For years we have been bombarded with claims that Social Security is going “bankrupt” and needs to be “fixed.” So far, though, no politically acceptable fixes have been found.
There are problems with Social Security, but the most prominent claim about it is nonsense: that its trust fund, holding 2.6 trillion dollars in federal bonds, is a “fiction,” that the government has “robbed” it and spent all the money. The government has indeed spent the money, but it didn’t steal it. It borrowed it and owes it back to the trust fund (plus interest) just as much as it owes money to other people from whom it has borrowed money.
For more than 25 years Social Security FICA payroll taxes have exceeded benefit payments. The resulting surplus has accumulated in the trust fund. We will now be drawing down the trust fund in order to pay benefits that are more than FICA taxes currently collected. This can be done until 2036 without reducing benefits, without increasing payroll taxes, without cutting government’s operating expenses, and without increasing the national debt. Bonds can be sold to the public (individuals, banks,
Our government needs to cut operating expenses and raise taxes, but Social Security did not create the problems making this necessary.
The situation will change in 2036. In that year, the trustees project that the trust fund will be all used up. Under existing law Social Security payments would then be reduced so they could be covered by FICA taxes currently being collected. The trustees estimate that people would still receive about 77% of the benefits they would be receiving before the trust fund was exhausted.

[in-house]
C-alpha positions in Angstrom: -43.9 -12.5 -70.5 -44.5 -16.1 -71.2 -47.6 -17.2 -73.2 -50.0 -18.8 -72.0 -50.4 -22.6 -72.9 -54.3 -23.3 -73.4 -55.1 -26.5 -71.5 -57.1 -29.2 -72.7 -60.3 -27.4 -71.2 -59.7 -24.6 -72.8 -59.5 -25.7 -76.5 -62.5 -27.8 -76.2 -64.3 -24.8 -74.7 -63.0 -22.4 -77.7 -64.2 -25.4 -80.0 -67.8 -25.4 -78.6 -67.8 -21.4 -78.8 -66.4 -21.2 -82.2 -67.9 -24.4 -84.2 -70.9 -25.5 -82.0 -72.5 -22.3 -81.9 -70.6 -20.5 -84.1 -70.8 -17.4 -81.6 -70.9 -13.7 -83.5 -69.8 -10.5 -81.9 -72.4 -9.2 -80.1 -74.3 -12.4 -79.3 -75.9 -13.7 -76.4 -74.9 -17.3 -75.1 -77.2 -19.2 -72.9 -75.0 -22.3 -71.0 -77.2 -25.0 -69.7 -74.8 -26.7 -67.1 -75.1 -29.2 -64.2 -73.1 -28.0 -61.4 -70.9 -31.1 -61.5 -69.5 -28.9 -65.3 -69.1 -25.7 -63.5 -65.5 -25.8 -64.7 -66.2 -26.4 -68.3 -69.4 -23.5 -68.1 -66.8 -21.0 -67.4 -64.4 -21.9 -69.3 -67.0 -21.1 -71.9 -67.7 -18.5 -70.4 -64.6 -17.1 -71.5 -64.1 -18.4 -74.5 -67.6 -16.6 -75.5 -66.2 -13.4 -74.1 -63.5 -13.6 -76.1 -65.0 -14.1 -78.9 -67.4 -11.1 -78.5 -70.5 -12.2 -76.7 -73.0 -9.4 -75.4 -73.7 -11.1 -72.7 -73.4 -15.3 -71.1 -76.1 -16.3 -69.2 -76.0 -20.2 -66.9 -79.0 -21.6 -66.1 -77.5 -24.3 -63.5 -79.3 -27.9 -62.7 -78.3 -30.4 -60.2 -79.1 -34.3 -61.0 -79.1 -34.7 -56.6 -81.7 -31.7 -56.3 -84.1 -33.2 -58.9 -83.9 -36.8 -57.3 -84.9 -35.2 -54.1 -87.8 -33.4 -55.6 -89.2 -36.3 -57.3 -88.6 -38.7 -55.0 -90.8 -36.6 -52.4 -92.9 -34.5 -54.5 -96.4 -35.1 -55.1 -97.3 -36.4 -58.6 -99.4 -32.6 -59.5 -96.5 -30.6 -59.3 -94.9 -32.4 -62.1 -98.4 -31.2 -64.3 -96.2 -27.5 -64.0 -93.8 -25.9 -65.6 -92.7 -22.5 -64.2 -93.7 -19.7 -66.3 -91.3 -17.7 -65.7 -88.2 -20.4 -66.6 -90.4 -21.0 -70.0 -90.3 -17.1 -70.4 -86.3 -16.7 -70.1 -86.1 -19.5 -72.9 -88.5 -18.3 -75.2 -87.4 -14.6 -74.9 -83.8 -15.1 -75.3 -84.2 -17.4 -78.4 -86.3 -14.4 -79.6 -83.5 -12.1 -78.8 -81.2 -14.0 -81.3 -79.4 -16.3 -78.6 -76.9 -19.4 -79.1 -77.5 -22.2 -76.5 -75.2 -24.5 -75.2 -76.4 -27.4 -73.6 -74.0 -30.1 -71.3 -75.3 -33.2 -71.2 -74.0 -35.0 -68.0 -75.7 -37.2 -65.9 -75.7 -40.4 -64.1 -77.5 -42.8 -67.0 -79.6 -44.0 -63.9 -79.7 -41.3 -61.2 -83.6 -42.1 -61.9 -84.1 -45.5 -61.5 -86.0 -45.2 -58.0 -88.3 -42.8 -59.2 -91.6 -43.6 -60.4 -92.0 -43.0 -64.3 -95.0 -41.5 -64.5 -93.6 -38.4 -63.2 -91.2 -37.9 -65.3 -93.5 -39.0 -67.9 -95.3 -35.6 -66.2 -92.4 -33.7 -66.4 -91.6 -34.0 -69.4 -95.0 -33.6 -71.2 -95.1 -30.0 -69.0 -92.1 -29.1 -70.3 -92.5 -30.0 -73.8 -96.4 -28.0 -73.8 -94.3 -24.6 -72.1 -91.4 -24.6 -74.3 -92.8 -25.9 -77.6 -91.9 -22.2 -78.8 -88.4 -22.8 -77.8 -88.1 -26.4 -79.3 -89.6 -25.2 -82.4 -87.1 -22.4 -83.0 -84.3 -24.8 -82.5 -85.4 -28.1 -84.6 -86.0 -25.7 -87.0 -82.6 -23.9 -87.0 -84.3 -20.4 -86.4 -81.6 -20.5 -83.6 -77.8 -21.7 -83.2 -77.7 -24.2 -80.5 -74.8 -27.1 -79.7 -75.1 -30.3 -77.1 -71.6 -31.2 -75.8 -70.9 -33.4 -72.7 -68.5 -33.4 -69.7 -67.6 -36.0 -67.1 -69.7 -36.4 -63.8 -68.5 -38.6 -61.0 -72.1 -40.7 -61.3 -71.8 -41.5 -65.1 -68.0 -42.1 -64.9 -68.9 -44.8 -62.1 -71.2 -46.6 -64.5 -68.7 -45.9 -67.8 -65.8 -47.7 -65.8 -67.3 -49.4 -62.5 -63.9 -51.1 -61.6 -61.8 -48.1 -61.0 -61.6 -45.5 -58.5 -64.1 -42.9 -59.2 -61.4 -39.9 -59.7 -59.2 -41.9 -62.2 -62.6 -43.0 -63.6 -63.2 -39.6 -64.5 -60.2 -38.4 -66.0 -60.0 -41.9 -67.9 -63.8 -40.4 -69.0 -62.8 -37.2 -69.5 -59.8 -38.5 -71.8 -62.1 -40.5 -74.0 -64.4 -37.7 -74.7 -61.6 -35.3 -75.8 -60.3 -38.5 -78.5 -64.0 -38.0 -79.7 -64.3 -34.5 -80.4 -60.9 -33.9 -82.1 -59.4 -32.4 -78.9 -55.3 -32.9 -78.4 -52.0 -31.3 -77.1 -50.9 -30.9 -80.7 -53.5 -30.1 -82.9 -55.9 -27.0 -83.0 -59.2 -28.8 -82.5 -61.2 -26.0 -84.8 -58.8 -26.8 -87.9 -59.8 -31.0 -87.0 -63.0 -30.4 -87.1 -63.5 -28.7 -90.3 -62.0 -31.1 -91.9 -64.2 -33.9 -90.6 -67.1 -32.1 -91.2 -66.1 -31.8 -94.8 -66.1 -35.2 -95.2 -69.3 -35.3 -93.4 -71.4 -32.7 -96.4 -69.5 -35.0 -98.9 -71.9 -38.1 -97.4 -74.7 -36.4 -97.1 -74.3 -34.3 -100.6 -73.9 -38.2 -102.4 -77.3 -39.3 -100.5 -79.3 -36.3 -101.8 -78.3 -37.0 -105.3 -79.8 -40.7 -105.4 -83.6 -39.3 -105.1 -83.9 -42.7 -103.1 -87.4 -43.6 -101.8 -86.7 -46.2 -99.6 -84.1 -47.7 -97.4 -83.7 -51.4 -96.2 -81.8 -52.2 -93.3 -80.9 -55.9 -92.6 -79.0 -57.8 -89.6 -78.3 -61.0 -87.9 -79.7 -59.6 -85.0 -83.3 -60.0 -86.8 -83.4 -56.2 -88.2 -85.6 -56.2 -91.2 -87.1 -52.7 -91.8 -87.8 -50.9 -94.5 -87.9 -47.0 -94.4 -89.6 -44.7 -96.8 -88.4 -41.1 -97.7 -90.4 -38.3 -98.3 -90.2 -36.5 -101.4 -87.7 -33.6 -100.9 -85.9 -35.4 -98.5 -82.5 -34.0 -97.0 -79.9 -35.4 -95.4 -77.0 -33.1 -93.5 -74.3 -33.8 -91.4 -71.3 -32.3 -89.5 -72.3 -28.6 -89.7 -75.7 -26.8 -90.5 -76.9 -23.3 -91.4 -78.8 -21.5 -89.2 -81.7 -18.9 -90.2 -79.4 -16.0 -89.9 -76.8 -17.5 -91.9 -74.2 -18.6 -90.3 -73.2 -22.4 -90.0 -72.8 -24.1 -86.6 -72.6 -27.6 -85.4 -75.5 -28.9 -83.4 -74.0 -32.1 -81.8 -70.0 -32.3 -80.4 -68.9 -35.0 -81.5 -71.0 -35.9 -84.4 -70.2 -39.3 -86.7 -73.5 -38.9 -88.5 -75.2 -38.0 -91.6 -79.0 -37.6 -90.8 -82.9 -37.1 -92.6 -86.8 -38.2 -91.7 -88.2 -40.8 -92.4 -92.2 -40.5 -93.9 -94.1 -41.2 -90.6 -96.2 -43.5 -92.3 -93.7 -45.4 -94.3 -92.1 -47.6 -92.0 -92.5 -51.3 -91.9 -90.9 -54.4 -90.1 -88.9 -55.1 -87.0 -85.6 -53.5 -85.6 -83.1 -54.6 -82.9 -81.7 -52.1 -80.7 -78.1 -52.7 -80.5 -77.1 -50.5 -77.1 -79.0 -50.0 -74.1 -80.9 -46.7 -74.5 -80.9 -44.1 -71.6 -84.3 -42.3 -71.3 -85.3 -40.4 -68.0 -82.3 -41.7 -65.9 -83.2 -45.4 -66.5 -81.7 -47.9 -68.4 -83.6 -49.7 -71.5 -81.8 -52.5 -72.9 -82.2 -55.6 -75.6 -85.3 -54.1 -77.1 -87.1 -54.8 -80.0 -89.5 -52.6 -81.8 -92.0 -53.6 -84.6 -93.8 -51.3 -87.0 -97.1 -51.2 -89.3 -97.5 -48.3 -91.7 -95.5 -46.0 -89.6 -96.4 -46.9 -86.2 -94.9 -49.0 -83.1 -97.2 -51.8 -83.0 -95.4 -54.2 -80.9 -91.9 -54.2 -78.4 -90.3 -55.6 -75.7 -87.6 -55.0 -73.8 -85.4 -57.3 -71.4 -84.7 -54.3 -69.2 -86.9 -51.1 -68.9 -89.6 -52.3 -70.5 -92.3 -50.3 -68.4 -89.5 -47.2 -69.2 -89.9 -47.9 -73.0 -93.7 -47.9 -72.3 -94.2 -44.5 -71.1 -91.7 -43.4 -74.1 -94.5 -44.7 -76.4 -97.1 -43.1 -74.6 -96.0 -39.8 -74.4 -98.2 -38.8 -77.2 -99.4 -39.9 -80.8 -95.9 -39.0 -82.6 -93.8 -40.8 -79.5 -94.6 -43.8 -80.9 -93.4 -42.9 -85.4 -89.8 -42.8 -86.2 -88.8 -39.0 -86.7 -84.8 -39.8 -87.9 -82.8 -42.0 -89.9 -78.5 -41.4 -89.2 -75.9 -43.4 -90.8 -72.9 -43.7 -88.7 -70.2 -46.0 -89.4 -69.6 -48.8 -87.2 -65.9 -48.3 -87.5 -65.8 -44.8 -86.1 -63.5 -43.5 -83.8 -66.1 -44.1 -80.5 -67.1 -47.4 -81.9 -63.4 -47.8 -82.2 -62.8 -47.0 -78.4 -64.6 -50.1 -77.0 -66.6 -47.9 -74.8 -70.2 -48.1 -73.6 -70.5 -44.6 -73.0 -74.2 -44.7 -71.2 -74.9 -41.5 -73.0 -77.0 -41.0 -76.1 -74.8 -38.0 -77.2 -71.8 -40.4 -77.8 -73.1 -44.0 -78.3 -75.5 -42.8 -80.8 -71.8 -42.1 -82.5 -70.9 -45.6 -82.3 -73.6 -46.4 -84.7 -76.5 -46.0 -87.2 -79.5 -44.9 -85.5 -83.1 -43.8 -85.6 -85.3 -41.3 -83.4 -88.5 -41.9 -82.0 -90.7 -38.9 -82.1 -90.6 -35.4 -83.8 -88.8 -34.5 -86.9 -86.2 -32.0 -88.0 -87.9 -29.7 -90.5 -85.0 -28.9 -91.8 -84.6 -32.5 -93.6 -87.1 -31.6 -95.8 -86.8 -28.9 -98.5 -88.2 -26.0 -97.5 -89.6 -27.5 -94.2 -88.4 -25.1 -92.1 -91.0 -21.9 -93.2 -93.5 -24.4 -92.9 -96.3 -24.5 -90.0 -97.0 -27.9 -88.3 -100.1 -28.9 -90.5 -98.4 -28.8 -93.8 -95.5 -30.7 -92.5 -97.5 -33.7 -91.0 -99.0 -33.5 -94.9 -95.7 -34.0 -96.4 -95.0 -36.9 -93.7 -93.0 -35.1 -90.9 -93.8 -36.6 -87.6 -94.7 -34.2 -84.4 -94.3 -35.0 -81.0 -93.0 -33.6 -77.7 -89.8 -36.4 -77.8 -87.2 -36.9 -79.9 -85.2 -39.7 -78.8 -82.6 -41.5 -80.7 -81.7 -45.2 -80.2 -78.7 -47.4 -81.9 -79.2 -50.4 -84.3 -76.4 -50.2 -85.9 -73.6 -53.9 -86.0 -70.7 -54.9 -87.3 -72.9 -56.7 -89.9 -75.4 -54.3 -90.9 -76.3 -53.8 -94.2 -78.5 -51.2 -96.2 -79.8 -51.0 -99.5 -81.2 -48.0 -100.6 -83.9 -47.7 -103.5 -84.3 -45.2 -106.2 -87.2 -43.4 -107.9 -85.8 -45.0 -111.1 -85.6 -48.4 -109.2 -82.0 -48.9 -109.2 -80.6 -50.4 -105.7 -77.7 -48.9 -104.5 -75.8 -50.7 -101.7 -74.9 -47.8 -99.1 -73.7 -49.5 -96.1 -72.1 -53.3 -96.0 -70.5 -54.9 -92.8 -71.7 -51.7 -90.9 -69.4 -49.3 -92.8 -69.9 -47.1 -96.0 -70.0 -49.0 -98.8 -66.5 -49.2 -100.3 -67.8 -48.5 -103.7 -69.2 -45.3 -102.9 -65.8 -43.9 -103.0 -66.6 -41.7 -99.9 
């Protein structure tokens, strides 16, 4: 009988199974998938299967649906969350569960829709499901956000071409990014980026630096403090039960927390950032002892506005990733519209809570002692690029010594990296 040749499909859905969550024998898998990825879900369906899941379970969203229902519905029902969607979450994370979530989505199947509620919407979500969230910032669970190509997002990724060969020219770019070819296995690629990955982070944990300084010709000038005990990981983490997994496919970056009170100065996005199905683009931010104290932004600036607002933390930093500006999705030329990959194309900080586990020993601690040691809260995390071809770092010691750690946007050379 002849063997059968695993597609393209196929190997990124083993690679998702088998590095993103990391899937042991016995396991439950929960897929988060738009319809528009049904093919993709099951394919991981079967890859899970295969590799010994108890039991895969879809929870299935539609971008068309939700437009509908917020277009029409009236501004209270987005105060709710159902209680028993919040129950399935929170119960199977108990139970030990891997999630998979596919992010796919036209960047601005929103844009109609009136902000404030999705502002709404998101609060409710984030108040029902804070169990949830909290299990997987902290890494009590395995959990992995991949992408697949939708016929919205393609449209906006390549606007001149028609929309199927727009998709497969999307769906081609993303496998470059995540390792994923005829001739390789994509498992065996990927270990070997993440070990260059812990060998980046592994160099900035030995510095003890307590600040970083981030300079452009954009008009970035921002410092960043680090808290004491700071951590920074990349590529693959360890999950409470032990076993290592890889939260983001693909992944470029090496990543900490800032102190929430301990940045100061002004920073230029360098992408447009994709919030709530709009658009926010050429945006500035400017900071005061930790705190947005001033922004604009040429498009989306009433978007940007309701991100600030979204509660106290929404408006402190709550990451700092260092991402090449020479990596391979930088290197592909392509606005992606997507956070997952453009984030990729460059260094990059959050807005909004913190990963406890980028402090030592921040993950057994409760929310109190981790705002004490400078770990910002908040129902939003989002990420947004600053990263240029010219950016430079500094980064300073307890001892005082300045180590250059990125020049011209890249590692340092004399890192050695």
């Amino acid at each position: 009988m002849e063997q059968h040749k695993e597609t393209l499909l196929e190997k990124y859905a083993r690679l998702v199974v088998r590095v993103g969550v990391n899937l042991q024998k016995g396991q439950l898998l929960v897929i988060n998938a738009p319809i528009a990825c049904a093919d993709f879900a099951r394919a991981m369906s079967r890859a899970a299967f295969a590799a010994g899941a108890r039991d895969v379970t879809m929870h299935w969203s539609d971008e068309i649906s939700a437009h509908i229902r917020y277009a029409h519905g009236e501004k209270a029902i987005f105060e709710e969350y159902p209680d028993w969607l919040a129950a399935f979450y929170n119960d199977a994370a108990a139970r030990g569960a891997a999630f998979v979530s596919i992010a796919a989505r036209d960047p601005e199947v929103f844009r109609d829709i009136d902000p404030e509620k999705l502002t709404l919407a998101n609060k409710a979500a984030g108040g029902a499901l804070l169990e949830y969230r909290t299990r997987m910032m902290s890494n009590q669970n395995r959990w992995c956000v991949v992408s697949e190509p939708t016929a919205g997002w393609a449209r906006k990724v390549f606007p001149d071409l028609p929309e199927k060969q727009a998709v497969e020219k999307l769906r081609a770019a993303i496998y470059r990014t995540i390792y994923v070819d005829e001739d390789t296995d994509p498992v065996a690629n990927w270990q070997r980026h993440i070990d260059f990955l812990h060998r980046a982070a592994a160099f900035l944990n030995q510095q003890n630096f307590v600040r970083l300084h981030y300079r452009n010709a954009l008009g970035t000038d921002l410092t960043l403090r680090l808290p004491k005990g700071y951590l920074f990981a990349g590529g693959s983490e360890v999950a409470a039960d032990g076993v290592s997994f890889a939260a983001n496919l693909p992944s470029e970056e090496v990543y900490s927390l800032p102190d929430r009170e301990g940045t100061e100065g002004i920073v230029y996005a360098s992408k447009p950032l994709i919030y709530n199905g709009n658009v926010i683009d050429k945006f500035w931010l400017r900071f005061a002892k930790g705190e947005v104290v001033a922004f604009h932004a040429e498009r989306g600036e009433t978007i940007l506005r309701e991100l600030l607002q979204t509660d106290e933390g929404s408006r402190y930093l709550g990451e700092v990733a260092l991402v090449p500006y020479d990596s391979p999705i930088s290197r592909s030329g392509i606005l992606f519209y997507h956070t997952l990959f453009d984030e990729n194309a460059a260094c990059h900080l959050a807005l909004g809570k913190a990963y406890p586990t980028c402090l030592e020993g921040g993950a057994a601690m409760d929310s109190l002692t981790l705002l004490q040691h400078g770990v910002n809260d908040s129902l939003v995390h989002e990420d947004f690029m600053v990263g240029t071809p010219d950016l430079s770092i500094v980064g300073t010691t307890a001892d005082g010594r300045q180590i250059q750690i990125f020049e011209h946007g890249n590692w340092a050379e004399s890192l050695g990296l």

Republican leaders would avoid this future decrease in benefits by reducing them right away. Well, maybe not so soon as to antagonize today’s politically active geezers, but a lot sooner than 2036. Democratic leaders favor increasing the FICA payroll tax enough to solve the problem, which according to the trustees would be about 2.15 percentage points. Either of these approaches would do the job if they could be enacted.
But Congress is better at doing nothing than at doing something, and this might be a case where inactivity would be acceptable. People would have a quarter century warning that benefits will decrease 23% starting in 2036. Younger folks would have ample time to save more to prepare for that (and improved means to do so, since they won’t be paying the higher FICA tax starting tomorrow), whereas people who are already retired and not in a position to save more are unlikely to live that long.
Regretfully, similar Congressional inactivity cannot solve other major problems, one of which is Medicare. But that’s another story.
This article has run in the (Adrian, Michigan) Daily Telegram.